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Appendectomy Linked to Higher Risk of Microscopic Colitis

By LabMedica International staff writers
Posted on 23 Jun 2022
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Image: Colonic biopsy with features of collagenous colitis. Trichrome stain highlights irregular subepithelial collagen with entrapment of capillaries and inflammatory cells (Photo courtesy of Catherine E. Hagen, MD)
Image: Colonic biopsy with features of collagenous colitis. Trichrome stain highlights irregular subepithelial collagen with entrapment of capillaries and inflammatory cells (Photo courtesy of Catherine E. Hagen, MD)

The most common symptom of microscopic colitis is chronic, watery, non-bloody diarrhea. Episodes of diarrhea can last for weeks, months, or even years. However, many people with microscopic colitis may have long periods without diarrhea.

Appendectomy has been suggested to cause immunomodulating effects in the colon, and earlier studies have shown an inverse relationship between appendectomy and ulcerative colitis, and celiac disease. A cohort study estimated microscopic colitis (MC) to affect 1 in 115 women and 1 in 286 men and accounts for up to 20% of cases of chronic diarrhea among individuals >65 years of age.

A team of medical scientists led by the Karolinska Institutet (Stockholm, Sweden) examined data from the ESPRESSO cohort on 14,520 patients with microscopic colitis who were matched by sex, age, year of biopsy, and residential county to 69,491 controls without microscopic colitis. Of the patients with microscopic colitis, 9,836 had lymphocytic colitis and 4,684 had collagenous colitis. Patients underwent biopsy for microscopic colitis from 1990 to 2017.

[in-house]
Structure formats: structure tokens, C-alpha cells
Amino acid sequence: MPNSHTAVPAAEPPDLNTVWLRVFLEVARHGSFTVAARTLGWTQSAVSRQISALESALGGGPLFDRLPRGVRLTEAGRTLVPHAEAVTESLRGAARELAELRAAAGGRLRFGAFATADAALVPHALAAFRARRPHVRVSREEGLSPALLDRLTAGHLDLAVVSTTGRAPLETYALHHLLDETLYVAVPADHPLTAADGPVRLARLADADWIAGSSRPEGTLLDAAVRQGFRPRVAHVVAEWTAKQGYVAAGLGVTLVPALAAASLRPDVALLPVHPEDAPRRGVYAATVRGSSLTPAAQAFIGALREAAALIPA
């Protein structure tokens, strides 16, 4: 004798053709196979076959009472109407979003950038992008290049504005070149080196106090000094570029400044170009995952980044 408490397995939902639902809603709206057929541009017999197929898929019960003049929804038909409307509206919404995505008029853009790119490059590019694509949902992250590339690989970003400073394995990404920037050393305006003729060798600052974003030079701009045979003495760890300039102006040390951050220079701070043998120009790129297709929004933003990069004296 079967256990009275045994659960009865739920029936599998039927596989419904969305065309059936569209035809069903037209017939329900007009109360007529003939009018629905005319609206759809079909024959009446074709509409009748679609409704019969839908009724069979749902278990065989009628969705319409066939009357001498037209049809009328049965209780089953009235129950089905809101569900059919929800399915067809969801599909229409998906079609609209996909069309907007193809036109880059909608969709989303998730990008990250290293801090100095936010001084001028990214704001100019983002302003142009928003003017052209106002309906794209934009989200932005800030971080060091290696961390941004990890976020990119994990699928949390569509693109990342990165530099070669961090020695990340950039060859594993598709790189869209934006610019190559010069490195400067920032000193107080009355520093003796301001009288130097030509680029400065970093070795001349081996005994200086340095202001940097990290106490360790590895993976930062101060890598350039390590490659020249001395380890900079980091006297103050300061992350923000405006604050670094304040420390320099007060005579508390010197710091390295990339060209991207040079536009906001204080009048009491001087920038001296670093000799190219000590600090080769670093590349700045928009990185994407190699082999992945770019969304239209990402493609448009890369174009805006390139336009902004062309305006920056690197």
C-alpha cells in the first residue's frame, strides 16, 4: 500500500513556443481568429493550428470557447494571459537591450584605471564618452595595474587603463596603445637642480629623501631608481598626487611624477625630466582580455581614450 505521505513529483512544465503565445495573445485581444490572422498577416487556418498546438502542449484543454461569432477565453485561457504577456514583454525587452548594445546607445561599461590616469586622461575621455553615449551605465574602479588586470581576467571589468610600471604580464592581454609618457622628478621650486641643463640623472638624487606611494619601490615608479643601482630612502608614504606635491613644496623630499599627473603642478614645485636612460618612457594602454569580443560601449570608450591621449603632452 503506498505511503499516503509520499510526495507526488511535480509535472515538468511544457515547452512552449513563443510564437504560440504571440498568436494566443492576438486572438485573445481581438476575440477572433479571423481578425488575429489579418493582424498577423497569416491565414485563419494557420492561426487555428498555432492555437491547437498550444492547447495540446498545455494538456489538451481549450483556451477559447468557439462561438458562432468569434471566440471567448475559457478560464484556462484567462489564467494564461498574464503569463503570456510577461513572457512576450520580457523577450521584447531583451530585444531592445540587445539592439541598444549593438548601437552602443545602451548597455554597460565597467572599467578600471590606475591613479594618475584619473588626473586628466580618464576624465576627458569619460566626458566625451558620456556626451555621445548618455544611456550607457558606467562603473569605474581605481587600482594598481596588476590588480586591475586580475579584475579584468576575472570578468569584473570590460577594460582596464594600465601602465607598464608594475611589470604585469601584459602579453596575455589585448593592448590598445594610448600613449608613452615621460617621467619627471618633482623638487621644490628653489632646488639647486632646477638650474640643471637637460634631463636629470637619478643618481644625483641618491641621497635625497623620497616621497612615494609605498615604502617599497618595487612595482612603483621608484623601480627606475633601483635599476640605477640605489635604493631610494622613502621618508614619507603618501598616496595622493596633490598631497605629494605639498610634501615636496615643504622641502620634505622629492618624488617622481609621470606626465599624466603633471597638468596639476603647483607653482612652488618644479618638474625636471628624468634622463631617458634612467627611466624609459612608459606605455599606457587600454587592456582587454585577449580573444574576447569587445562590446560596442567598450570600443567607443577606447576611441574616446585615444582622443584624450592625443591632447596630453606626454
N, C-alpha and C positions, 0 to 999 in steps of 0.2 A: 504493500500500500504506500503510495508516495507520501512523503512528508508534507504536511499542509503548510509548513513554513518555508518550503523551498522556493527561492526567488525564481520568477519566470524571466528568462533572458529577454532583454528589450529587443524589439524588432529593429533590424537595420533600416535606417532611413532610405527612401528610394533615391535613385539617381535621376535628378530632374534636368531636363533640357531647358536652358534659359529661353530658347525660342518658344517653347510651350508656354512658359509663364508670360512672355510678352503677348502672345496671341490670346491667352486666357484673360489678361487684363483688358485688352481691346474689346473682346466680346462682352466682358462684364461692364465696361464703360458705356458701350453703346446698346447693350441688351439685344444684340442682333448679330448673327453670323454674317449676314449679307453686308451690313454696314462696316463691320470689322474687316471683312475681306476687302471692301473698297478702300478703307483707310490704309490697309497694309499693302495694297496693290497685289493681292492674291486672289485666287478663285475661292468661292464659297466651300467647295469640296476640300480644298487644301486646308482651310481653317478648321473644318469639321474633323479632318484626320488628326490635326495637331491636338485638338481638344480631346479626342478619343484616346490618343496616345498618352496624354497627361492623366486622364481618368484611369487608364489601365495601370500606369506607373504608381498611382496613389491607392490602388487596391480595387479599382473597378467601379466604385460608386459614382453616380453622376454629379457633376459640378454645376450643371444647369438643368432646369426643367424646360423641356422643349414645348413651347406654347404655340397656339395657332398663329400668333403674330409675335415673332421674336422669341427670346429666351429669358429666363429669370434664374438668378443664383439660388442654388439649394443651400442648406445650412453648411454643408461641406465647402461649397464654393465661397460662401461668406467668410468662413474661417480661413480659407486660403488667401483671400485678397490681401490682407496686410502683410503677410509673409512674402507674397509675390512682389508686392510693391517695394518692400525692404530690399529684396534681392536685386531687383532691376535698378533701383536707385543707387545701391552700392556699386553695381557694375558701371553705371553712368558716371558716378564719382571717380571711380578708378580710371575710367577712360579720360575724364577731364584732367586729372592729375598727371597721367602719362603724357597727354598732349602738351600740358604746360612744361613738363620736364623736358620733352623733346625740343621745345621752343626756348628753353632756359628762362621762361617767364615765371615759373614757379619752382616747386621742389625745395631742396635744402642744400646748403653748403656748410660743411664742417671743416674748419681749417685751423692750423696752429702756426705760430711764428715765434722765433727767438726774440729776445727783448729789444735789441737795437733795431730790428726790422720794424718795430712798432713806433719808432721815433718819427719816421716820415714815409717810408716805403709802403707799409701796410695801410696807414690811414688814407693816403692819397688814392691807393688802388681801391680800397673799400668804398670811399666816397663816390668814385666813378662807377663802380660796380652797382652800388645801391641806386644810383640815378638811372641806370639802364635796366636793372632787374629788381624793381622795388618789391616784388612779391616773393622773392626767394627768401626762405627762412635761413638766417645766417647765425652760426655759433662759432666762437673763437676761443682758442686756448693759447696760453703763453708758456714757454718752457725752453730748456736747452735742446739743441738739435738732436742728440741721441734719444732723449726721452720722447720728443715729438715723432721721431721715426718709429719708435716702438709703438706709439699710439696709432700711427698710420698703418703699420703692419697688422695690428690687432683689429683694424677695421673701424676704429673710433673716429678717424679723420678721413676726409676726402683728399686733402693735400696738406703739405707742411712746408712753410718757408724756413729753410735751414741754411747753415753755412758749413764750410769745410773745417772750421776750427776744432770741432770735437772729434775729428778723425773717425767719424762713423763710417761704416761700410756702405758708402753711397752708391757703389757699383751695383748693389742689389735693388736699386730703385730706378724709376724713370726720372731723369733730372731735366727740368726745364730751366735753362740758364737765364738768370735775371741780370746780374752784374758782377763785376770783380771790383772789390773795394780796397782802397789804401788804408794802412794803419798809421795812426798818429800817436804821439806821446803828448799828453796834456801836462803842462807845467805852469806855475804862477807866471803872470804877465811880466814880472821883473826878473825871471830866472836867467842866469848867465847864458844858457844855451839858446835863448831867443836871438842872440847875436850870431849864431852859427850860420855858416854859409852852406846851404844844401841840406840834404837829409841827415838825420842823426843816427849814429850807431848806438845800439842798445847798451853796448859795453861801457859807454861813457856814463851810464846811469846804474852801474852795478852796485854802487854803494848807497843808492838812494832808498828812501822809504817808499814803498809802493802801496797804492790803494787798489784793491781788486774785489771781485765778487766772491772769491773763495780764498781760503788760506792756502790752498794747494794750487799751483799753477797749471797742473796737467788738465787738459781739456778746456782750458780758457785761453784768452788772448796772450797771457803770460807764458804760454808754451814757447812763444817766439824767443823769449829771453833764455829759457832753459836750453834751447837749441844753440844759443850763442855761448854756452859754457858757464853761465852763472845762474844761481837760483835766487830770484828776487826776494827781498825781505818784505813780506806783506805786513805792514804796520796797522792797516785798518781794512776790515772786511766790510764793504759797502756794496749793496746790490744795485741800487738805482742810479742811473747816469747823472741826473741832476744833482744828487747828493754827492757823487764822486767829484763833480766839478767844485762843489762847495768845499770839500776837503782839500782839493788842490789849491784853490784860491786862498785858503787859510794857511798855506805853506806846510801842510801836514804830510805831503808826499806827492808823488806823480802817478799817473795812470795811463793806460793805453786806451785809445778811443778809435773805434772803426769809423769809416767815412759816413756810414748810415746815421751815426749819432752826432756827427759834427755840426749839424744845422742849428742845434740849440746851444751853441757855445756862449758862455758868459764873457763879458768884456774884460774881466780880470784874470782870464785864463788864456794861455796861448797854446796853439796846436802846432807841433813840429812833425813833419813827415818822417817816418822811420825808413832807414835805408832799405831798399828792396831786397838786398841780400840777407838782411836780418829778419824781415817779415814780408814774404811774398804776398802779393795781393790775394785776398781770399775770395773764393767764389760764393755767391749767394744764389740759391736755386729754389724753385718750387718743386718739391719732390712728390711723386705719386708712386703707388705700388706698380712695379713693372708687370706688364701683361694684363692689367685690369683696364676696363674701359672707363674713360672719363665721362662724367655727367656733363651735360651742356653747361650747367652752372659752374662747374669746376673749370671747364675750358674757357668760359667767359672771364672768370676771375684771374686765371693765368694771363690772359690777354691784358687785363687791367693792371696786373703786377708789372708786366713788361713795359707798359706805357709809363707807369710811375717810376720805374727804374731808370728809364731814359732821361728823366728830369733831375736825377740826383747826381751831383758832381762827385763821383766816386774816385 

The exposure was previous appendectomy, defined as appendectomy at least one year prior index biopsy demonstrating MC, or matching date in controls. Appendectomy was identified using surgical procedure codes and the NOMESCO system. The nomenclature defining complicated and non-complicated appendicitis is not standardized, therefore, complicated and non-complicated appendicitis was defined with surgical procedure codes in combination with ICD (7-10th revisions) codes.

The investigators reported that almost half of patients were diagnosed with microscopic colitis at ages 50 to 70 (43.2%), and 72% were women. Only 4.3% of patients with microscopic colitis had been diagnosed with another form of IBD. Prior to matching, 7.6% of patients with microscopic colitis and 5.1% of controls underwent an appendectomy ≥1 year earlier. Uncomplicated appendicitis was the most common diagnosis. A post-hoc analysis that stratified patients by age at appendectomy showed similar results across all subgroups.

Among over 14,500 patients, those who previously underwent an appendectomy had an overall higher risk of developing microscopic colitis (adjusted odds ratio [aOR] 1.50, 95% CI 1.40-1.61), and this relationship held true for its subtypes. The risk remained elevated even 10 years after an appendectomy (aOR 1.41, 95% CI 1.30-1.52), and the highest associated risk among patients with complicated appendicitis was seen 5 to 10 years after appendectomy.

The authors concluded that the pathophysiology of microscopic colitis is thought to be associated with a dysregulated immune response in the gut mucosa, in genetically predisposed individuals, and infiltration of T-helper cells 17 (Th17) in the lamina propria of colon has been observed, the and that appendicitis has been linked to upregulation of the Th17 pathway. The study was published on June 15, 2022 in the journal Clinical Gastroenterology and Hepatology.

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